S Murlidharan

Shouldn’t have parted company with old laws

S. MURLIDHARAN | Updated on March 09, 2018

One is not ‘company’.

Overturning some of the provisions of the Companies Act, 1956, wasn’t a great idea.

For old-timers, there is something sad about the way we follow the US, in particular, to either marginalise or jettison tested principles of company law in India. In 2000, we ushered in a regime of buy-back of shares that went against one of the fundamental tenets of company law and jurisprudence — a shareholder would be paid last on winding up, and while the company is a going concern he cannot exit except through transfer of shares in the manner permitted, usually in the bourses in the case of listed companies. This is now turned on its head when a company goes for buy-back.

Farcical situation

In what appears to be a farcical protection to creditors, a company buying back must transfer at least the face value of the shares purchased to buy back reserve. Mercifully, we did not go the whole hog and embrace the American model that permits buy-back for treasury operations, read selling in the market for making profits in insider trading, which constitutes the worst form of corporate immorality.

Our lawmakers held themselves back and followed the British model that mandates cancellation of shares bought back. The Securities and Exchange Board of India (SEBI) has done well recently to mandate buy-back democratically from all shareholders proportionately, thus removing the option to buy from the market.

All the same, buy-back still has the effect of marginalising the interests of the creditors especially the unsecured.

Then we embraced the LLP (limited liability partnership) model, once again to keep up with the Joneses. Partnership exposes the partners to unlimited liability whereas a private limited company restricts a shareholder’s liability to the extent of his shareholding.

This distinction was clear-cut but the Limited Liability Partnership Act, 2008, queered the pitch by bringing into picture something that has trappings of both —flexibility of partnership as far as meetings and other rigours are concerned, coupled with limited liability to confer the best of both worlds. One wonders why the extant private limited companies have not made a beeline for conversion into LLPs.

The Companies Act, 2012, goes a step further and institutionalises the concept of one person company (OPC) which, to the purists, is an oxymoron given the fact that the word ‘company’ means at least two persons.

Split personality

This too has been done to keep up with the Joneses. OPC embodies a psychiatrist’s vision of a split personality. OPC means a person within a person: the physical person and the commercial person. The latter warns creditors that he is liable to pay no more than what he has subscribed to the capital of the OPC. His personal assets cannot be attached in case of insolvency.

While this can be hailed as a notice to outsiders not to overreach themselves in dealings with such individuals, the Chinese wall between the physical person and the commercial person could bamboozle the outside world.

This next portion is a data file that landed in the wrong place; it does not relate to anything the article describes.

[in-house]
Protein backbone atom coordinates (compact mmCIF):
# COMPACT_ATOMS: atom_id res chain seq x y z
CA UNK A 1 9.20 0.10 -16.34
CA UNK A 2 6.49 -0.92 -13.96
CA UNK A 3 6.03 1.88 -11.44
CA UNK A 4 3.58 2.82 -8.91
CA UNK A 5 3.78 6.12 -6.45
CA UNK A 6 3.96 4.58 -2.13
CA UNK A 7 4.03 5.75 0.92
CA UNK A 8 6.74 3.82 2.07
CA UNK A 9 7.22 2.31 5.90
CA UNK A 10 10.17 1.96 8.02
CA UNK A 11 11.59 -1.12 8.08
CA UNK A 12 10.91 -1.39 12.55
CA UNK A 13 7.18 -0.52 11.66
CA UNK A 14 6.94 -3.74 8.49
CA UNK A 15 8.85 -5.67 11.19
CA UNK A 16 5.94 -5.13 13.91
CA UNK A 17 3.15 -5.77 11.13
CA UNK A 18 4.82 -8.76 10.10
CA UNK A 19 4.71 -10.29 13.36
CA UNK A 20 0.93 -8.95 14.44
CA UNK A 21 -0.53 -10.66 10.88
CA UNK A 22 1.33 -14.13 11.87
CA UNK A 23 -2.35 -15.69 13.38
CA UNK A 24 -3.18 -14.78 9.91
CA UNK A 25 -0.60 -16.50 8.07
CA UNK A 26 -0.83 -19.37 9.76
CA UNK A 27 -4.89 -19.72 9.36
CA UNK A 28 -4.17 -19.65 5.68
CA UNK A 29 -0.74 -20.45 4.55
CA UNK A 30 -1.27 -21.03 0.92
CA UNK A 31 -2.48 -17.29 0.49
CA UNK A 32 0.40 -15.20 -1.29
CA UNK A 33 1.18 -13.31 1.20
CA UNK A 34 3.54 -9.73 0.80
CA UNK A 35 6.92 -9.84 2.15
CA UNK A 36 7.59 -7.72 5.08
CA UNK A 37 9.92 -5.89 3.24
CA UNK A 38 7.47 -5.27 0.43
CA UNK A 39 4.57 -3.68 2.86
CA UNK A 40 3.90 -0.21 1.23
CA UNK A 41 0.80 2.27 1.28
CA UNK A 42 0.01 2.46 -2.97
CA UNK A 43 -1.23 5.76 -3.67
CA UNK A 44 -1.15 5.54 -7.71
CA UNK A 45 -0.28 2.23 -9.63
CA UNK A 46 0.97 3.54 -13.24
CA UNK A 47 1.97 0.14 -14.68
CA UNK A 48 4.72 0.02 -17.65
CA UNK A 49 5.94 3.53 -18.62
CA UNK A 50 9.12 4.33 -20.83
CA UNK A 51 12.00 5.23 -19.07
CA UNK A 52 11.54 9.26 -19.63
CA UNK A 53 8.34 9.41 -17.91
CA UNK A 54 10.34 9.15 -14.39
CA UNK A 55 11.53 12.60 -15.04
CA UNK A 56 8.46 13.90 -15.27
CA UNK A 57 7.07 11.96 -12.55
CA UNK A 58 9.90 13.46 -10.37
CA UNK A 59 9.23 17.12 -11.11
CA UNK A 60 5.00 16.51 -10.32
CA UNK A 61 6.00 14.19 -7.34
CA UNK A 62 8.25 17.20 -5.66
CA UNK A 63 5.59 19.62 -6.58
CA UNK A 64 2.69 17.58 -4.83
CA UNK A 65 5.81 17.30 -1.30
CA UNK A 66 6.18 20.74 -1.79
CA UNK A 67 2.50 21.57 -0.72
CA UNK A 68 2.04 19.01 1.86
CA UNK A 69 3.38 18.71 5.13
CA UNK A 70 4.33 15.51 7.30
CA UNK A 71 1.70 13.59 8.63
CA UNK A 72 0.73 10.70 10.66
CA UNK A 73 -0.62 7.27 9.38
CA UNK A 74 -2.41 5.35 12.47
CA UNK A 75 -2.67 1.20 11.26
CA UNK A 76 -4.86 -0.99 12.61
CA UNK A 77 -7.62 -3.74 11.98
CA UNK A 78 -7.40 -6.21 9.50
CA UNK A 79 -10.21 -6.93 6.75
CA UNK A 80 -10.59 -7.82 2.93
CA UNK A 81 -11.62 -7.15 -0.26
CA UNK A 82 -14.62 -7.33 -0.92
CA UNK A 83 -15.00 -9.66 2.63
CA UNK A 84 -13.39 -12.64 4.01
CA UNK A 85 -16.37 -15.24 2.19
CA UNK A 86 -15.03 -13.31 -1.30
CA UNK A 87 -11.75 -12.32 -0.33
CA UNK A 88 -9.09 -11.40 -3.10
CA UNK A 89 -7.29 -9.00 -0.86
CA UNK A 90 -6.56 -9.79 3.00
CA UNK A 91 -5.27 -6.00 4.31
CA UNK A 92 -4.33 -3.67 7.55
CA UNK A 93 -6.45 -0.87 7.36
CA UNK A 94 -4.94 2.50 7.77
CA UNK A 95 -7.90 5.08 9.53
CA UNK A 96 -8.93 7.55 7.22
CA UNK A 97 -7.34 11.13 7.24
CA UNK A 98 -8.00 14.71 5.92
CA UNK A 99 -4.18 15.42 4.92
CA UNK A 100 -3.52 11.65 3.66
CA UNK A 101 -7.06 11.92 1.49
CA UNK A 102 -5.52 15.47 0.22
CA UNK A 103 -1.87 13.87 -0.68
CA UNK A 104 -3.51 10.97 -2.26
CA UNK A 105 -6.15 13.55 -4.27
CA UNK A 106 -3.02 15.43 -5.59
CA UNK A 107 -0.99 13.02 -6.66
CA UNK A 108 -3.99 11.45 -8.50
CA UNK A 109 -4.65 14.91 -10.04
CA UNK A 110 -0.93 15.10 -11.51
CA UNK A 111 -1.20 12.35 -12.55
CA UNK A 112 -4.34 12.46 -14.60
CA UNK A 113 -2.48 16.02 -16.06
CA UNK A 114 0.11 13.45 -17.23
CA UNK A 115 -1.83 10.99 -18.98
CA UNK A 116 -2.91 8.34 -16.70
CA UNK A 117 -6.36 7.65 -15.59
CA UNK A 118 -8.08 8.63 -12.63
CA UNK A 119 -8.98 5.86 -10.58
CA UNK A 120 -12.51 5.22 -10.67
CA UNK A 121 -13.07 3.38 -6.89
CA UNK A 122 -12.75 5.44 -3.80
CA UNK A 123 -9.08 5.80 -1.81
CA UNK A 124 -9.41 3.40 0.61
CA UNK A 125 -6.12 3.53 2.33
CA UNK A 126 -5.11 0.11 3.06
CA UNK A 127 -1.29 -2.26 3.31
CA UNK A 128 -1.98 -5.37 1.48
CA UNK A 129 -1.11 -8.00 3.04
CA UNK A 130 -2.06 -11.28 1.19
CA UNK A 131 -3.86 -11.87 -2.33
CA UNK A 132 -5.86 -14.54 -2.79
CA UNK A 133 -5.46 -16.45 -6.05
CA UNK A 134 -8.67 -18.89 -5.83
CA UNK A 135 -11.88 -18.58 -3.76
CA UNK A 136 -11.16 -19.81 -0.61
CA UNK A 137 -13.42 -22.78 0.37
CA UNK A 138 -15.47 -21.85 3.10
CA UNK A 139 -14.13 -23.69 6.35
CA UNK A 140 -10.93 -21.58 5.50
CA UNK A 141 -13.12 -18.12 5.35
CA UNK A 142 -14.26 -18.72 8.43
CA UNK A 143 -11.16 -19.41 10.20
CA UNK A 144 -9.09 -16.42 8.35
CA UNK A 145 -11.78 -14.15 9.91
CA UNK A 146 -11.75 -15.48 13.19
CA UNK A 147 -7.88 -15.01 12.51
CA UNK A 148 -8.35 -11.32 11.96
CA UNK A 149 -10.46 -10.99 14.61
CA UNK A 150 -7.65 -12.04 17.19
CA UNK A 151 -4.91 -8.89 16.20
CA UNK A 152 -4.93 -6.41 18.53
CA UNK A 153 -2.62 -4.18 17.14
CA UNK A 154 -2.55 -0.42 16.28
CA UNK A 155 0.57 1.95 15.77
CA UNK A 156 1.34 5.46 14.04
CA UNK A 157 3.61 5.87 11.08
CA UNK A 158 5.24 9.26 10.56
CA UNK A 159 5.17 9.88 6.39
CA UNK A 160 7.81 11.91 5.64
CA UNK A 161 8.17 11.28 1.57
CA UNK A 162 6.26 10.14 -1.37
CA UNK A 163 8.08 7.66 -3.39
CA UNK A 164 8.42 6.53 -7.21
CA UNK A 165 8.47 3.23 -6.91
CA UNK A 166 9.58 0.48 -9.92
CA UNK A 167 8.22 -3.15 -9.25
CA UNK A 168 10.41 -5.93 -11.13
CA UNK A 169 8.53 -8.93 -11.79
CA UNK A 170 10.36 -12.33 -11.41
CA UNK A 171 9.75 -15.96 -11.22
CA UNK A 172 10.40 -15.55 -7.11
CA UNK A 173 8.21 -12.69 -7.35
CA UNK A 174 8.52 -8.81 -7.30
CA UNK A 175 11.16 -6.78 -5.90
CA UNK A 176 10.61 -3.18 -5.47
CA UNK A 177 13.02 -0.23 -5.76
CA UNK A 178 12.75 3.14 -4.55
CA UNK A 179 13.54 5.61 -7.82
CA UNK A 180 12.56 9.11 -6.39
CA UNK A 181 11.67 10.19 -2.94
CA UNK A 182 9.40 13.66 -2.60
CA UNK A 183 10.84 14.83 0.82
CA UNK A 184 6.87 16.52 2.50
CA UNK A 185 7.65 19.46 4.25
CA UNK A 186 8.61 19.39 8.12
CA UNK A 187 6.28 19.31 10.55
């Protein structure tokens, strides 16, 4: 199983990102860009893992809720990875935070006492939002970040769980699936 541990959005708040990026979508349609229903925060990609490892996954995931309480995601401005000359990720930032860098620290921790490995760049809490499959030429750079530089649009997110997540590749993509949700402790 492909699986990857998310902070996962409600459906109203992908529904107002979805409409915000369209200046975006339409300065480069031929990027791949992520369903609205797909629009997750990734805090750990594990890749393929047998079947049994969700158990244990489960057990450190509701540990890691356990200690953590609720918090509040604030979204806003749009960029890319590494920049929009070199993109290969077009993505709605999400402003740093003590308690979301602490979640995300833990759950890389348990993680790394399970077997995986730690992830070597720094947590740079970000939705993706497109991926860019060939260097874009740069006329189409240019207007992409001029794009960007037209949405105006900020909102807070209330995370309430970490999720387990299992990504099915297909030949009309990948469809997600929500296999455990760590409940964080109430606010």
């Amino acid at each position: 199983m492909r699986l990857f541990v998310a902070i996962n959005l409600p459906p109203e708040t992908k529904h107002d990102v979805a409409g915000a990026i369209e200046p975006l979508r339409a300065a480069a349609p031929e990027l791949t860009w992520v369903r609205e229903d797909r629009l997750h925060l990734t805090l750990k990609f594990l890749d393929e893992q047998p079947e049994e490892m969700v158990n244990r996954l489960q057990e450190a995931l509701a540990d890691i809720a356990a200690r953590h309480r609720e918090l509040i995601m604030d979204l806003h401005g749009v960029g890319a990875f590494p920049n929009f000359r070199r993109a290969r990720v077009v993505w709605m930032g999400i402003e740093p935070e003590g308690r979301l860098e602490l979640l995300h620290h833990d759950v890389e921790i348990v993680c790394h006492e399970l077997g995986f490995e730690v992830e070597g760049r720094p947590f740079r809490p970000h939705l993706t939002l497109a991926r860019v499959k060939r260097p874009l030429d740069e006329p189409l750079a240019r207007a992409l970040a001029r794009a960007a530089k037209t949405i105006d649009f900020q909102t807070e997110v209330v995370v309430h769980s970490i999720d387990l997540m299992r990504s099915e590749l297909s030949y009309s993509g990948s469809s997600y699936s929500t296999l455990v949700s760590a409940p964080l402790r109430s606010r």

The perception of proxies has undergone a change in the new Companies Act, 2012.

Earlier, a shareholder could appoint a proxy who could represent any number of shareholders, but the new law says a proxy cannot represent more than 50 members.

One wonders why. After all, he cannot speak in his capacity as a proxy. But the restriction can be overcome by buying at least one share of a company.

Further, he cannot vote, except in a poll and not in a show of hands. What is wrong in allowing a proxy who represents, say, thousands of members?

Is the fear of meetings being hijacked by professional proxies at the back of this restriction?

Even if the fear is not unfounded, this restriction can be easily overcome by resorting to the services of multiple proxies with each representing not more than 50 members.

Streamlined provisions

Provisions relating to proxy directors, technically known as alternate directors, have been streamlined. Hitherto, a proxy director could be appointed even for an Indian resident so long as he was away for at least three months from the state where the board meetings were normally held.

Now, such a proxy can be appointed only if the original director is away from India for not less than three months. This is as it should be.

Further, no proxy director can stand in for more than one original director.

This, too, is a salutary change. As it is, a proxy director can represent and stand in for, say, five directors, giving rise to the ridiculous situation of being counted five times when he votes.

But the moot question is whether a proxy director should be countenanced at all.

The office of directorship is too serious to be delegated to proxies.

If a person, in view of his foreign residence, cannot attend board meetings, it is better he does not accept the office rather than belittle it with nominating a proxy.

To be sure, technically, the proxy director is appointed by the Board but for all practical purposes he is the nominee of the foreign director.

(The author is a Delhi-based chartered accountant)

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Published on August 28, 2013
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